By Joyce Miles
The City of Lockport is claiming public and private property losses of $7.2 million caused by last week's rain storm.
A written estimate was sent to Gov. Andrew Cuomo's office on Sunday, to help persuade the governor to declare a state of emergency in Niagara County due to flash flooding from Friday's storm, which dumped anywhere from 2 to 6 inches of rain around Lockport in a few hours. An emergency declaration would open the door to partial federal reimbursement for material losses and municipal spending on storm cleanup and related repairs.
The city's estimate includes $1.2 million in municipal spending and public property losses, and $6 million in residential and commercial property losses due to flooding. Across the city this past Friday night and into Saturday, volunteer and professional firefighters pumped water out of about 600 basements, according to Mayor Michael Tucker. Responders found about 6 feet of standing water in at least 200 cases, he said.
It seems unlikely that the Federal Emergency Management Agency will agree to reimburse most private property losses — the agency reportedly doesn't regard damage in basements as damage to primary structures — but the city included them anyway, just in case.
"You don't know unless you try," Tucker said. "We're talking to our state and federal officials, trying to make the case. It's all we can do."
Property owners who suffered losses because of the storm are encouraged to file notices of claim with the city, to create a record in the event the losses become FEMA-aidable, he said.
The freaky Friday rain storm dumped a record amount of water on the city. The wastewater treatment plant, where storm water and sanitary sewage are cleaned, took in 92.5 million gallons. Before Friday, 85 million gallons was the most the plant ever handled in a rainstorm, Tucker said. Capacity is 80 million gallons and the daily average intake is 7 million gallons.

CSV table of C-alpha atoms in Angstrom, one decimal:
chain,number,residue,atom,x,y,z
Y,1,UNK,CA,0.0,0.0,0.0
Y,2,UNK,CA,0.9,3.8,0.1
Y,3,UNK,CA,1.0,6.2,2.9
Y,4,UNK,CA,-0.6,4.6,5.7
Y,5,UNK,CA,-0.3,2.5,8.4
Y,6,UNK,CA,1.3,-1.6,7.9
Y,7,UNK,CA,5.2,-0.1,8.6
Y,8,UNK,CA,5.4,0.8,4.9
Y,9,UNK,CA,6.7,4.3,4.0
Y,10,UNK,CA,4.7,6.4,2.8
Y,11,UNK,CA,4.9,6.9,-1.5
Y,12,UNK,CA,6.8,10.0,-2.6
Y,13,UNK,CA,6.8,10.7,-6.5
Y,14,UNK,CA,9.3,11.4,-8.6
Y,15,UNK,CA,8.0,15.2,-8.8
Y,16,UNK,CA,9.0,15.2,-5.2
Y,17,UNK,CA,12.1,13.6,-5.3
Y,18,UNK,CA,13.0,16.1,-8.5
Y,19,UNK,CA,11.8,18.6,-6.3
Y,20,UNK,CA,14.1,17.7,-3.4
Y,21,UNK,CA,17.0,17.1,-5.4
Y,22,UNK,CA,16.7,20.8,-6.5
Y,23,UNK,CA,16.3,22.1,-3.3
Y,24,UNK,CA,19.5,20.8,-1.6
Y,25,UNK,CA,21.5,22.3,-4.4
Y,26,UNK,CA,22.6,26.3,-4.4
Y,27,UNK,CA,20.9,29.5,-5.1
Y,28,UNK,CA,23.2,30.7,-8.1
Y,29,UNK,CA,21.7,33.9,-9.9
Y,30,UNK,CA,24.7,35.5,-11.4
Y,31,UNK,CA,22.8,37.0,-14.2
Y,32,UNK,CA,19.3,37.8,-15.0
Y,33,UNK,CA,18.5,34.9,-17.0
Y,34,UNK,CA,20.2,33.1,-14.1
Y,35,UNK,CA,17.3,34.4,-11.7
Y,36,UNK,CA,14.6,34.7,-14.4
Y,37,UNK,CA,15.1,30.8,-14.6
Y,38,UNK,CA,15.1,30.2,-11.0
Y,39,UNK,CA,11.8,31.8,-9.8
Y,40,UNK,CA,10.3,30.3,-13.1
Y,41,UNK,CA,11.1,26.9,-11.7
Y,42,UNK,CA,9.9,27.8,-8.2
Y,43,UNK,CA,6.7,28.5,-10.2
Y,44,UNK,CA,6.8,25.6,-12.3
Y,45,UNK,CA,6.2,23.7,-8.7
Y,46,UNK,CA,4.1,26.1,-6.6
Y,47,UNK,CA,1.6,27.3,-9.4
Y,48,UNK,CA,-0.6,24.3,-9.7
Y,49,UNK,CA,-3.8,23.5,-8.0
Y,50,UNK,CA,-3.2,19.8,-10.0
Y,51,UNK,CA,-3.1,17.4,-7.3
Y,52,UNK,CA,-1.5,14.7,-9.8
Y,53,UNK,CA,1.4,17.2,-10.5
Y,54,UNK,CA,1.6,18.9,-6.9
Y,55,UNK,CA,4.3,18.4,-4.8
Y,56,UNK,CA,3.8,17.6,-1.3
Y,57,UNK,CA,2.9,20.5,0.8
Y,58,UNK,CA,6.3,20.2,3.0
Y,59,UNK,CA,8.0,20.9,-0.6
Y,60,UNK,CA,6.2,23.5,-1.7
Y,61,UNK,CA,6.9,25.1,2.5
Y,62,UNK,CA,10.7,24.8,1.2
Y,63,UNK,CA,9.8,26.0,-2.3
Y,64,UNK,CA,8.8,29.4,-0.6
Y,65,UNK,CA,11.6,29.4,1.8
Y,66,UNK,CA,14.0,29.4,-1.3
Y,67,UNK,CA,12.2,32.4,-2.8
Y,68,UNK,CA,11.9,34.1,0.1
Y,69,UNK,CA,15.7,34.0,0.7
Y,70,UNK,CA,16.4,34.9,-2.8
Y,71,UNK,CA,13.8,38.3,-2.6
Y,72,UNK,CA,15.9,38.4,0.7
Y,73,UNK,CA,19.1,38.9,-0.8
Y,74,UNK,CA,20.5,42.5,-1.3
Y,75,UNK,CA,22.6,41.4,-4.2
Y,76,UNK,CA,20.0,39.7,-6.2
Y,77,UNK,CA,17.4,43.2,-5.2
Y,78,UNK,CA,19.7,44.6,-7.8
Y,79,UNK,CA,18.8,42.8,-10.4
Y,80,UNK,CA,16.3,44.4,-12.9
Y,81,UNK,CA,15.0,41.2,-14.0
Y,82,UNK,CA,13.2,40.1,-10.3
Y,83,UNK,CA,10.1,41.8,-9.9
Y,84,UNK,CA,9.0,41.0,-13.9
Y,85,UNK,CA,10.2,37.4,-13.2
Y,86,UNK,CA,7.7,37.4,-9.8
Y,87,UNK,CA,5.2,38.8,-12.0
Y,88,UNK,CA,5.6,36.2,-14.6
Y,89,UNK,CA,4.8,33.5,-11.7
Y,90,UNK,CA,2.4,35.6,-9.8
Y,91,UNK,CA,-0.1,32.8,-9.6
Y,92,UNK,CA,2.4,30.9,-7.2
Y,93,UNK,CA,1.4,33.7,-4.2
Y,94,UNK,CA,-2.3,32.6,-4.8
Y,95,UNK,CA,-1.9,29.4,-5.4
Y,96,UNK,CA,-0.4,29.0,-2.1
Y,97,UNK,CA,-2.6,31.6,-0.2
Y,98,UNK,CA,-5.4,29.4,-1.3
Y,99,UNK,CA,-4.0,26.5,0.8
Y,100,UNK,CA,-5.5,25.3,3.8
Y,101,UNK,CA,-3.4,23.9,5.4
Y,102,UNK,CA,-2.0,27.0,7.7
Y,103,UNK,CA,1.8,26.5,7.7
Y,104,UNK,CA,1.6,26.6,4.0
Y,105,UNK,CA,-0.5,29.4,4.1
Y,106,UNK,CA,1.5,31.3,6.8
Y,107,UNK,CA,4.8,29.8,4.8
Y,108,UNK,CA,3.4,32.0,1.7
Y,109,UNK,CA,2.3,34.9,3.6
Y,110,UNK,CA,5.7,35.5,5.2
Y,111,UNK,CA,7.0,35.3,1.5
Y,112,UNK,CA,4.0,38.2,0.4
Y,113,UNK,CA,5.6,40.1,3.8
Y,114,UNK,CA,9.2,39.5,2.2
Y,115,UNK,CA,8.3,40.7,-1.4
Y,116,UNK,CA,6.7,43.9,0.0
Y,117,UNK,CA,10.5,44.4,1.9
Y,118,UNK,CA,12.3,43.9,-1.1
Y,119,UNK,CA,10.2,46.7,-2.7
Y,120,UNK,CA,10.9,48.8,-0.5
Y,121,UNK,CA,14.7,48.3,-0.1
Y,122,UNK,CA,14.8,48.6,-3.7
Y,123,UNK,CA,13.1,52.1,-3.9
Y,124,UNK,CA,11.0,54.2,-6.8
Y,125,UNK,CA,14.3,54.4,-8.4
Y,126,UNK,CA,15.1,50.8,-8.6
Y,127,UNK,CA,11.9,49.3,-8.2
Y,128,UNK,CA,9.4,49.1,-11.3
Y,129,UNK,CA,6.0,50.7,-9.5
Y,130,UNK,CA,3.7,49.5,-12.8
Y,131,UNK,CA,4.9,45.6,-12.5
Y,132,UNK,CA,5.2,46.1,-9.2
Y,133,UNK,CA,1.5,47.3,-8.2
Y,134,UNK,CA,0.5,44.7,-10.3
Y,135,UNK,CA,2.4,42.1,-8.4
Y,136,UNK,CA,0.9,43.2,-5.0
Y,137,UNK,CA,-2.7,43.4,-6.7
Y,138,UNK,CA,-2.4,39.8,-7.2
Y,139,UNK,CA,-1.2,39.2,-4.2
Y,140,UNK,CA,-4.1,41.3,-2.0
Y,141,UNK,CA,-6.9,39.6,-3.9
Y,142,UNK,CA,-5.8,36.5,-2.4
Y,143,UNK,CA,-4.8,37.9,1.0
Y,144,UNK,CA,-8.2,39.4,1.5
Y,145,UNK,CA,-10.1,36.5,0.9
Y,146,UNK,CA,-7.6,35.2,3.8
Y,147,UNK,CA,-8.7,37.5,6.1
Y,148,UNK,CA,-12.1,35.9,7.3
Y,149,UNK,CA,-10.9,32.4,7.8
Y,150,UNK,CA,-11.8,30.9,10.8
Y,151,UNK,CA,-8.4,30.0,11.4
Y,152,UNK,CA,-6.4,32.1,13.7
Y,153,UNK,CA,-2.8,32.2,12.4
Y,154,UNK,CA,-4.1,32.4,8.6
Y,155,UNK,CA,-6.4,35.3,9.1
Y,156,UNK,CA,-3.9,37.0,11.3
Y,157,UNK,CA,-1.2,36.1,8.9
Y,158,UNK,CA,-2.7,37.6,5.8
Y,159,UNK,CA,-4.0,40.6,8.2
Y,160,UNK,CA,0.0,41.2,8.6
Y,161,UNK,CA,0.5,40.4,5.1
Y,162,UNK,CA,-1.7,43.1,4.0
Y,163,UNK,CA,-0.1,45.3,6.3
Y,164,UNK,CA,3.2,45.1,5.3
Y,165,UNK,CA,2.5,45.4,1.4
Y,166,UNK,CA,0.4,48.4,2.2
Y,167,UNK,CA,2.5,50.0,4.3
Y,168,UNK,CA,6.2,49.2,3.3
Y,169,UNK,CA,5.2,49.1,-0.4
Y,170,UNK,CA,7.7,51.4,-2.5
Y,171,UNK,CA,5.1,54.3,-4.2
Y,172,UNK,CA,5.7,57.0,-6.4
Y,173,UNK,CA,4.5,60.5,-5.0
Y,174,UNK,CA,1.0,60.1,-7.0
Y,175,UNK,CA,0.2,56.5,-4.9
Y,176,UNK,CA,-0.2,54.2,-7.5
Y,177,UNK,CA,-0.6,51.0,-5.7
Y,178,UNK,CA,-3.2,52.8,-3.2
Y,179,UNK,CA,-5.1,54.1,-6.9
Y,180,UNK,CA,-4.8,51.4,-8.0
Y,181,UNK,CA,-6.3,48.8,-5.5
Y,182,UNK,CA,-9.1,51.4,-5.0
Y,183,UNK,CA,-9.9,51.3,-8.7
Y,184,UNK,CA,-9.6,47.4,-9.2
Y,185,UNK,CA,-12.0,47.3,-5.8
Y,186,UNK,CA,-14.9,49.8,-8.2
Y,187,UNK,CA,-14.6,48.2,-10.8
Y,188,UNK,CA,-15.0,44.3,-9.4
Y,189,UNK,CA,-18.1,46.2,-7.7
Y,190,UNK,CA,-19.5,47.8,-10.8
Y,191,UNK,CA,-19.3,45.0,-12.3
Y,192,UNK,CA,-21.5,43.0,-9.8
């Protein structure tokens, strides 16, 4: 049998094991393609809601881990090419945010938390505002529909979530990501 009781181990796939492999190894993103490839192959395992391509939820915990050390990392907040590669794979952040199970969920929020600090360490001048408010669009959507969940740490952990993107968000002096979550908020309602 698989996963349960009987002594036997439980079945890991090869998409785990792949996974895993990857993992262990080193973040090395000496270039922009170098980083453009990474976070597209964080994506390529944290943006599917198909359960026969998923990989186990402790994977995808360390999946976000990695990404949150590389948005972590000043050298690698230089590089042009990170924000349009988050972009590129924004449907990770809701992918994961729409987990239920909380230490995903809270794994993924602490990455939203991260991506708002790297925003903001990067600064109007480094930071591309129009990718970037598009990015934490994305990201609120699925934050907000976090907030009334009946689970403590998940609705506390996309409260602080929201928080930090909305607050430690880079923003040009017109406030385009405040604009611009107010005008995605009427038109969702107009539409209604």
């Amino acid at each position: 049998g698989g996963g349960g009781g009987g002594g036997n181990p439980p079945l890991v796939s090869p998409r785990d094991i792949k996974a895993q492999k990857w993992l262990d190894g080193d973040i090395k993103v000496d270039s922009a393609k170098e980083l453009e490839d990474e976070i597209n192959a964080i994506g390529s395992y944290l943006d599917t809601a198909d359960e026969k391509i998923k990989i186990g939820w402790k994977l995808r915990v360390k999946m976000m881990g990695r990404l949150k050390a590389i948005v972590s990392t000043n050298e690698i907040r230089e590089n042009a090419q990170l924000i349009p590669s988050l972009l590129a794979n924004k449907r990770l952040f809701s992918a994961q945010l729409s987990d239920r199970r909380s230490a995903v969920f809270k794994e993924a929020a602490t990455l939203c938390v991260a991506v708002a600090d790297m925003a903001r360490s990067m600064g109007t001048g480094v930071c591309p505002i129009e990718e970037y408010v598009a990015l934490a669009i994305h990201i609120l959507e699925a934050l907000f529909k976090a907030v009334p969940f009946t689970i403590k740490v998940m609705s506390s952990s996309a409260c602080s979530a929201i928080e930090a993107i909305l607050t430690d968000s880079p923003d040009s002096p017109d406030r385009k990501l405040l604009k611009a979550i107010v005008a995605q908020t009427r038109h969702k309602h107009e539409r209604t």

To those who suspect flooding of streets and basements was caused by deficiencies in the city's aged sewer system, Norman Allen, director of engineering and public works, says "that's just not true."
"There was more rain than the sewers are designed to handle. That's why (flooding) occurred," he said. When localized flooding started, "the first thing (public works) crews did was check storm receivers to make sure they were clear — and most of them were. That wasn't the issue, volume was."
The city's cost to deal with the storm, in terms of dispatching public works employees, police officers and firefighters to respond to various crises, and repairing or replacing damaged public property, is estimated at $1.2 million initially. Among the damages to public property:
• A section of Gooding Street near the wastewater treatment plant remains closed while a seven-foot-deep sinkhole in the pavement is filled and road shoulders are replaced. The stone shoulders were washed away by rain water rushing down the escarpment.
• Paved sections of the Spring and Vine street hills, off Market Street, were washed away. The streets are passable after application of temporary patching, Allen said, but both will need repaving before long.